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Can I Make Payments On My Taxes?

It's a terrible feeling when you discover that you owe on your taxes, and even worse when you don't have the money to pay. You might be tempted to simply not file until you have enough to pay the government in full. But that's never a good idea.

If you can't submit all that is due, you should file your tax return and give as much as you can. You can pay off the balance by setting up a payment plan with the IRS. It will save you money in the long run because the penalty for not filing is much greater than the failure-to-pay penalty. Get started by choosing the payment plan that works best for your situation. Read on, if you're wondering, "Can I make payments on my taxes?"

How to Make Payments on Your Taxes

If you find yourself temporarily short of cash or facing a significant tax bill that could take years to pay off, the IRS may have a payment option that will work for you. Consider the following IRS recommended methods:

Ask for Additional Time

You never know what you can get unless you ask. Based on your circumstances, the IRS may grant a short additional time for you to pay your tax in full. Typical extensions are between 120 and 180 days. Additional Interest and fees may apply during the extension, but you should pay less in penalties and interest than without the extension.

Installment Agreement

The IRS allows you to make smaller periodic payments over time through an installment agreement if you can't pay the full amount at once. Once you've entered into an installment agreement you are considered “in good standing" with the IRS and most state taxing authorities as long as you continue making payments.

If you request a payment agreement through the IRS website you should receive immediate notification if your agreement is approved. If your request a payment plan by mail, you can reduce the accrual of penalties and interest by making voluntary payments until you're notified whether your payment plan request was accepted.

Credit Cards

The federal government accepts most major credit cards for tax payments. Some credit cards charge less than the interest and penalties charged by the IRS on back taxes. However, if you are paying by credit card, you will also be hit with a convenience fee of about 2%, based on the amount you are paying.

Currently Not Collectible

If you owe on your taxes but your current financial circumstances are extremely dire, you can ask the IRS to assess you as Currently Not Collectible. In such a situation, the IRS would determine if the collection of the liability would create a hardship that would leave you unable to meet necessary living expenses.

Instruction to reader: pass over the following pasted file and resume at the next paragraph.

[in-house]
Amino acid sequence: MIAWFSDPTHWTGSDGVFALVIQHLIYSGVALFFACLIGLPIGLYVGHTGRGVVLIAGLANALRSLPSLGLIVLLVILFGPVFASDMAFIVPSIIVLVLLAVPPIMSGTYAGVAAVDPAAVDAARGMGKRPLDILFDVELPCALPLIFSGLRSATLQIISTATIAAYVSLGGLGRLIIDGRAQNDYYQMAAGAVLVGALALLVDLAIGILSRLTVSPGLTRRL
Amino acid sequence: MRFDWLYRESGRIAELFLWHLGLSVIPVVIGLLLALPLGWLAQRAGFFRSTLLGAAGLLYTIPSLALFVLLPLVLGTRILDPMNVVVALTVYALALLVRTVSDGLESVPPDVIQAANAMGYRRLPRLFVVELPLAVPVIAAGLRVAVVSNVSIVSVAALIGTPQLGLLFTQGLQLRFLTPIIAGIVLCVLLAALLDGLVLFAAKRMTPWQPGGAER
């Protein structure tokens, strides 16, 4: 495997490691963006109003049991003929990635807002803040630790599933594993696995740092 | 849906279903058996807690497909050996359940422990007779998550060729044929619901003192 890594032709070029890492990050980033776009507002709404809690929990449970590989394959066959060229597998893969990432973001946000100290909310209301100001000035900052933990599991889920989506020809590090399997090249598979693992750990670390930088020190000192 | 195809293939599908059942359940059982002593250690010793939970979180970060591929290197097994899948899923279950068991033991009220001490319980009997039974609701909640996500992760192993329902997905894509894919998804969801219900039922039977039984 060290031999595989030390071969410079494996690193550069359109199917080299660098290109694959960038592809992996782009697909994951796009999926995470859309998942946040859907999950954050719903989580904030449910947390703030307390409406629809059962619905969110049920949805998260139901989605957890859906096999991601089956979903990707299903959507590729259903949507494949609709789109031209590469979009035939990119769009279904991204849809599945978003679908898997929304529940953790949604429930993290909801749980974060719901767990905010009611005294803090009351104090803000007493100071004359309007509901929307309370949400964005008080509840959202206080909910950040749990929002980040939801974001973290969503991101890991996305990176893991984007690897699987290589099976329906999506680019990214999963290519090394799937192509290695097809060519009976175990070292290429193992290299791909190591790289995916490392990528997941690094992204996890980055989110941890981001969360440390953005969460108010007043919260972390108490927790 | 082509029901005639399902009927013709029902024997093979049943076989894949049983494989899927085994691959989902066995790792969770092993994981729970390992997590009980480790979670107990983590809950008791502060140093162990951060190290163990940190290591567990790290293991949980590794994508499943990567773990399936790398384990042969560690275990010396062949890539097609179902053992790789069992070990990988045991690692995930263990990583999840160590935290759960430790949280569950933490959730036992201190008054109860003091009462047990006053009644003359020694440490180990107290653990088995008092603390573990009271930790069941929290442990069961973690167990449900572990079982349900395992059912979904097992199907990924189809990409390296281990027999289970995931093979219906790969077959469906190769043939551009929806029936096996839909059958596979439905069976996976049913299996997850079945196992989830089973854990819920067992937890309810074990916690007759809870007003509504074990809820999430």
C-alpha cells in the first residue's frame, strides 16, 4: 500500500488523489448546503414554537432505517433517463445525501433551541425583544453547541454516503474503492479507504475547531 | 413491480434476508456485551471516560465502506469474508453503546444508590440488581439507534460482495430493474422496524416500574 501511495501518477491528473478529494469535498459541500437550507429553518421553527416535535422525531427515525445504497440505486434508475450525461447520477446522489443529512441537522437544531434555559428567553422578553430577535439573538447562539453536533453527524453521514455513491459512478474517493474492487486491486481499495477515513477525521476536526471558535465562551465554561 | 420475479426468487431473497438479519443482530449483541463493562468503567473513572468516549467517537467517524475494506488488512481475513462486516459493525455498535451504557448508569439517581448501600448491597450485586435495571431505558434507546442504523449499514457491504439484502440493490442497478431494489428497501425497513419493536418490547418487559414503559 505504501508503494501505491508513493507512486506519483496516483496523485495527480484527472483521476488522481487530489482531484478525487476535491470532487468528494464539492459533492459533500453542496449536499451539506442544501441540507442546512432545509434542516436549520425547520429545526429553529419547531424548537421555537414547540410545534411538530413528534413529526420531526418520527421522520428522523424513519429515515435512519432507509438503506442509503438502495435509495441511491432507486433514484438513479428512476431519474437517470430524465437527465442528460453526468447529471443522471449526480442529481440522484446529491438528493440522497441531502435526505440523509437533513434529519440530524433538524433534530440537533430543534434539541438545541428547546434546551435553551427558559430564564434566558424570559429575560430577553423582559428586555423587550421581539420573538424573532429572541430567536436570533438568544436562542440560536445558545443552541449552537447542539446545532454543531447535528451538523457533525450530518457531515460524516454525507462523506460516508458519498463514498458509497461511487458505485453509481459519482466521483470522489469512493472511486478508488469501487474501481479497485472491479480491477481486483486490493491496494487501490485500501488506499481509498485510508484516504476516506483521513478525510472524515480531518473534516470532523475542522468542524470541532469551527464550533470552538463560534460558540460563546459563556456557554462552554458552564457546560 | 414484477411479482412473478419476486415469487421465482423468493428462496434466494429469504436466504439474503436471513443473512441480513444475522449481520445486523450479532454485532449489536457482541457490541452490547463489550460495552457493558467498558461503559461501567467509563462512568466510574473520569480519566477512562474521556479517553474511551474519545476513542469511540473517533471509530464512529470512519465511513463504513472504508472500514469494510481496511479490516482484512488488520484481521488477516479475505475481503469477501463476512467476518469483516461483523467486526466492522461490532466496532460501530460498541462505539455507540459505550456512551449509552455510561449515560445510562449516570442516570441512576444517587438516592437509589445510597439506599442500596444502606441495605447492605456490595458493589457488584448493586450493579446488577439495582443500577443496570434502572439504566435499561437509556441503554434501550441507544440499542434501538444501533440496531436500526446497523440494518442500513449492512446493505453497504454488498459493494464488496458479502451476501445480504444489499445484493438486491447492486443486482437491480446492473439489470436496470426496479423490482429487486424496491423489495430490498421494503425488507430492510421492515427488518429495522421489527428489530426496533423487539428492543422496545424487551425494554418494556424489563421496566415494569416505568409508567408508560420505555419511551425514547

Get a Loan

Whether it's from a bank or a family member, a traditional loan could be had at a lower interest rate than charged by the IRS. However, if you are having credit problems, it may be difficult to qualify for a loan that has a competitive rate.

Ask for Leniency

If you have a history of paying on time, you may be able to avoid paying the penalty by asking for a first-time waiver. Taxpayers with previous late payments may still be able to have penalties waived if they acted in good faith and can show “reasonable cause" for their delinquency.

Need to Make Payments on Your Taxes? Talk to a Tax Law Attorney Today

Have you received a letter from the IRS demanding payment or threatening a tax lien and are uncertain about your rights? Contacting the IRS can be intimidating, especially when you don't have the money you owe. An experienced tax attorney can advocate for you and negotiate payment terms with the IRS. Protect your interests by contacting an experienced tax law attorney today.

You Don’t Have To Solve This on Your Own – Get a Lawyer’s Help

Meeting with a lawyer can help you understand your options and how to best protect your rights. Visit our attorney directory to find a lawyer near you who can help.

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Next Steps

Contact a qualified tax attorney to help you navigate your federal and/or state tax issues.

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